Like an updated Swiss Family Robinson for the learned, book-smart type, Captain Fantastic introduces us to the Cash family, whose father and figure-head (Viggo Mortensen) has opted to raise his children in the forests of the Pacific Northwest, only properly introducing them to the real world when their mother's funeral beckons. The movie has a merry time challenging each and every aspect of parenting, calling into question both the protective, stunting tutelage of modern society, and the aggressive, rigidly constant self-improvement preferred by the Cash clan. Mortensen lives up to the billing of the title, warm and philosophical despite the grief that's constantly simmering just below the surface. Fun and confrontational in equal measure, Captain Fantastic argues that no one is perfect, but that's no excuse for not trying to be.
14. Nocturnal Animals
In only his second film, fashion designer Tom Ford already has a firmer grasp on both visuals and story-telling than directors with three times his experience. Adapted from Austin Wright's novel of the same name, Nocturnal Animals follows a wealthy art gallery owner (Amy Adams) who's sent a manuscript of her ex-husband's (Jake Gyllenhaal) upcoming novel, a piece of violent fiction that bares some marked similarities to their failed romance. Combining the slow-drip madness of David Lynch with the salacious 80's bombast of Brian De Palma, Ford's latest is pulpy as all get-out, and could correctly be accused of misappropriating real-world trauma for the sake of entertainment if it wasn't so damn entertaining. The Adams portion of the movie is largely an afterthought, swallowed up by her dramatic imaginings of what's on page, a revenge saga featuring stellar performances from Gyllenhaal, Michael Shannon, and Aaron Taylor-Johnson. It's exhilarating stuff... if you can bare it.
13. 10 Cloverfield Lane
An out-of-nowhere revelation from early in the year, 10 Cloverfield Lane proves to only be a sort of spiritual sequel to the 2008 film referenced in its title, but once this thing gets moving, that'll be the last thing on your mind. After packing her things and fleeing her life in a largely silent opening passage, Michelle (Mary Elizabeth Winstead) is knocked unconscious in a car accident and wakes up in a the basement of a stranger (John Goodman) who claims to have saved her from an on-going chemical attack. The clever script gives both the viewer and Michelle just enough information to unlock certain mysteries while keeping others tantalizingly out of reach, all as first-time director Dan Trachtenberg tightens the screws on this game of cat and mouse. John Gallagher Jr. gives a strong performance to round out the cast, but its Winstead and Goodman who easily win the day, the former relaying a clever, observant resourcefulness with the most minor a facial movements, while Goodman returns to a level of titanic mania we haven't seen since Barton Fink. My heart was still racing for an hour after the credits rolled.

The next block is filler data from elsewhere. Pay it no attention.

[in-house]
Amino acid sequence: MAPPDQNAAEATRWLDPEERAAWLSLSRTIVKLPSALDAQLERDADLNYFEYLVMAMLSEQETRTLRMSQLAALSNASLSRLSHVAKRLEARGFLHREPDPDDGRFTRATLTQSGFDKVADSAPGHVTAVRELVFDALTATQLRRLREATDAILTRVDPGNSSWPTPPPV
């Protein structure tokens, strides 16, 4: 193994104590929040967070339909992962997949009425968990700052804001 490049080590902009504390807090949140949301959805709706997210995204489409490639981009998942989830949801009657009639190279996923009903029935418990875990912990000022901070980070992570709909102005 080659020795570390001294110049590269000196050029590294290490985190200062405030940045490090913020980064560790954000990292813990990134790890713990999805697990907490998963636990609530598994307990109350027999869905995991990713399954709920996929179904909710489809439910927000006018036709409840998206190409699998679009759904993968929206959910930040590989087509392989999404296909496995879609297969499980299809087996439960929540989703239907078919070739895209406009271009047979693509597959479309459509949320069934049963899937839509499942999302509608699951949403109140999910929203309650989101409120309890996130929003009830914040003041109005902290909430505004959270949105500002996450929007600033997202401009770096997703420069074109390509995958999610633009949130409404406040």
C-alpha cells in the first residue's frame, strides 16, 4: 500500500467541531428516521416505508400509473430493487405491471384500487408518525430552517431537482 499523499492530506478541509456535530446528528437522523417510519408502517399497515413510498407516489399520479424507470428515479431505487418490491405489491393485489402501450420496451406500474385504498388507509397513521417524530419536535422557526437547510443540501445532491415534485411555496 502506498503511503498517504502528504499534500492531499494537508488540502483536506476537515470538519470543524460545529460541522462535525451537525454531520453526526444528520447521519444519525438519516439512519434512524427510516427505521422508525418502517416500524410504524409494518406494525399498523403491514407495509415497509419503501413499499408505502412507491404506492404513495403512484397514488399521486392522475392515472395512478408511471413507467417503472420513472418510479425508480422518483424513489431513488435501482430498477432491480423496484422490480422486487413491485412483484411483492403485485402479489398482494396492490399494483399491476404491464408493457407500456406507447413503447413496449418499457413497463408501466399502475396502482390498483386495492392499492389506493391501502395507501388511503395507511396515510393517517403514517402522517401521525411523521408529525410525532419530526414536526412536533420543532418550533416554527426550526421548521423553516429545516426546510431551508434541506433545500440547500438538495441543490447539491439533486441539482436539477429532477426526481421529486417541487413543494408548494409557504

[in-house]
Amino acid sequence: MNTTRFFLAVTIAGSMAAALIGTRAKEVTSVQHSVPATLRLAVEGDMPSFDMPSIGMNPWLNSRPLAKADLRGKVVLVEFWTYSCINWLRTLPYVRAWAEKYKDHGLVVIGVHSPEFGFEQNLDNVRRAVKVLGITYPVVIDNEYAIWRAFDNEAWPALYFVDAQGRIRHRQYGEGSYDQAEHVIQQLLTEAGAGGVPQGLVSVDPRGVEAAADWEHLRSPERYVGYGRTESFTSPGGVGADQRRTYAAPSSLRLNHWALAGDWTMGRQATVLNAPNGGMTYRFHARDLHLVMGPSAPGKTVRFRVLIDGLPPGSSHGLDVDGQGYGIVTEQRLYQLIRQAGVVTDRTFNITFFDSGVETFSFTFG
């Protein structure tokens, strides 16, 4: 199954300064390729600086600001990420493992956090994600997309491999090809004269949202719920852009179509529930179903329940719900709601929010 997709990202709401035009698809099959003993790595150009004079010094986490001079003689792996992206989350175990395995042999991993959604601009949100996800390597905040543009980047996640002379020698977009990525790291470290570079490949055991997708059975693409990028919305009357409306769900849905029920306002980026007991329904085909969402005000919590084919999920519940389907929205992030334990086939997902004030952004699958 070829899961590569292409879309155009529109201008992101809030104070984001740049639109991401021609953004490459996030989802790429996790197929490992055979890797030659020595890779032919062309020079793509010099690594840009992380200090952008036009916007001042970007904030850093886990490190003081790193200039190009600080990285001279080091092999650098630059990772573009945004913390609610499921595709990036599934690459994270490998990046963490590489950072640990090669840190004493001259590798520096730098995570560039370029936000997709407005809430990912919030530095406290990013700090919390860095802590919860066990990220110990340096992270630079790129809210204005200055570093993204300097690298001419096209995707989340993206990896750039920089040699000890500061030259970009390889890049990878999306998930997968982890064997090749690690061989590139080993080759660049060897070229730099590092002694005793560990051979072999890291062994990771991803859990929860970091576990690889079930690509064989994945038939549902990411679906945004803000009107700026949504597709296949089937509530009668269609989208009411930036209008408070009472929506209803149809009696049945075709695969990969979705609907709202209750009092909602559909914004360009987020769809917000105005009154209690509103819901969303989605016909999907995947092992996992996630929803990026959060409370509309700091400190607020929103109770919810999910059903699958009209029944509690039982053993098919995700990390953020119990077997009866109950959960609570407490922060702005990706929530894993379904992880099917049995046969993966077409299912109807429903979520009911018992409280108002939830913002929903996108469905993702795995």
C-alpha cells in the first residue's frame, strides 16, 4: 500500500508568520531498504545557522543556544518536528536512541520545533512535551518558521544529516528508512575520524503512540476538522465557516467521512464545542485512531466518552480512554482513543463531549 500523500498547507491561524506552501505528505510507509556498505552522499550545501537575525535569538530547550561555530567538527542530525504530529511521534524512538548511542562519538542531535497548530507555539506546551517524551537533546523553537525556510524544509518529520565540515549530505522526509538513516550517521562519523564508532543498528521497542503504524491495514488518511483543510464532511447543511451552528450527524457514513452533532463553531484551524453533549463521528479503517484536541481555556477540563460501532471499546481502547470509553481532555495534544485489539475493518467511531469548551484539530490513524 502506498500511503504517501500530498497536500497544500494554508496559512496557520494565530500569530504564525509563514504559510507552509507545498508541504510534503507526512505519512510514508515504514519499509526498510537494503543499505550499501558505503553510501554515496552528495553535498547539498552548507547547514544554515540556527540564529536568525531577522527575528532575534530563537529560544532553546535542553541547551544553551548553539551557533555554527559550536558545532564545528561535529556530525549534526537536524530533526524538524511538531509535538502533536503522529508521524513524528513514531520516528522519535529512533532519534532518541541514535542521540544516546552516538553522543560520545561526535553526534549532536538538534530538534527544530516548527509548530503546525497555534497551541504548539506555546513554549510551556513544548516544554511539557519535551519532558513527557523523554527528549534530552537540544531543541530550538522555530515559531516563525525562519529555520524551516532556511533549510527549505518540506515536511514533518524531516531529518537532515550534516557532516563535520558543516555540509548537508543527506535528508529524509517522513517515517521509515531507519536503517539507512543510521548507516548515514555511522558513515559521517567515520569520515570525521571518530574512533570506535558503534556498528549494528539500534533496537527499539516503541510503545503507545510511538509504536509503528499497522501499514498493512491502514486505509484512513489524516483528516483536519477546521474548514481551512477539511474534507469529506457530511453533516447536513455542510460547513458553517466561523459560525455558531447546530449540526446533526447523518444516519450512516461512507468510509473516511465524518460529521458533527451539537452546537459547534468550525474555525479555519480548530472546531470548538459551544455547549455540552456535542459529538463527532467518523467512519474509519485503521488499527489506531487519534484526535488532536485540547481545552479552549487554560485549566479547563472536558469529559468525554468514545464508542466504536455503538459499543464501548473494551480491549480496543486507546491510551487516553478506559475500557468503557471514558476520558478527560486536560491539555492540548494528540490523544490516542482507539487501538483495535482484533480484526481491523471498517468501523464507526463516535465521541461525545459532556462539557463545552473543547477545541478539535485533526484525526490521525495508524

Part heart-breaking exploration of loss and loneliness, part cosmic, black-hearted prank, Wiener-Dog has a lot in common with the previous films of its writer/director Todd Solondz, and nothing with anything else in 2016. Operating like War Horse with a sense of humor and a fondness for the macabre, the movie follows the titular pooch as she's passed from one owner to the next, sometimes directly, others without any discernible exchange beyond simple fate. Featuring a spectacular cast including Julie Delpy, Greta Gerwig, Kieran Culkin, and especially fine work from Danny DeVito and Ellen Burstyn, Solondz's latest will have you laughing out loud as the forces of the universe bare down and crush your soul. If that doesn't sound like a great night out at the flicks, you'll at least get to see the intermission, one of the most jarring, goofy, and wonderful things that happened on film in years.
For a movie that's racked up over 575 million bucks since its release last November, Moana still feels strangely slept-on, and I couldn't begin to understand why. The latest from Disney animation is yet another entry into their long line of princess movies, though our titular heroine here has precious little in common with other members of the lineage. When the crops on her gorgeous Hawaiian home mysteriously begin to rot, it's up to Moana (Auli'i Cravalho) to set sail for help, imploring the mischievous demi-god Maui (Dwayne Johnson) for his services. There's simply no over-stating just how beautiful the animation is here, the tropical rays of sun almost palpable on your back, the water pristine and inviting. And don't tell Oscar, but the slew of original songs on hand, composed by Hamilton mastermind Lin-Manuel Miranda, easily best those featured in La La Land, their shimmering sumptuous rhythms (not to mention the spectacular voices that sing them) rattling around in your brian long after the credits roll. Much has been made of the fact that Moana is the first princess to not even broach the subject of a prince, but the movie's progressive streak reaches far wider than just that, deeply steeped in a decidedly non-white culture and folklore. A massage for the eyes and ears that never stops entertaining, Moana is the best non-Pixar computer animated Disney release to date.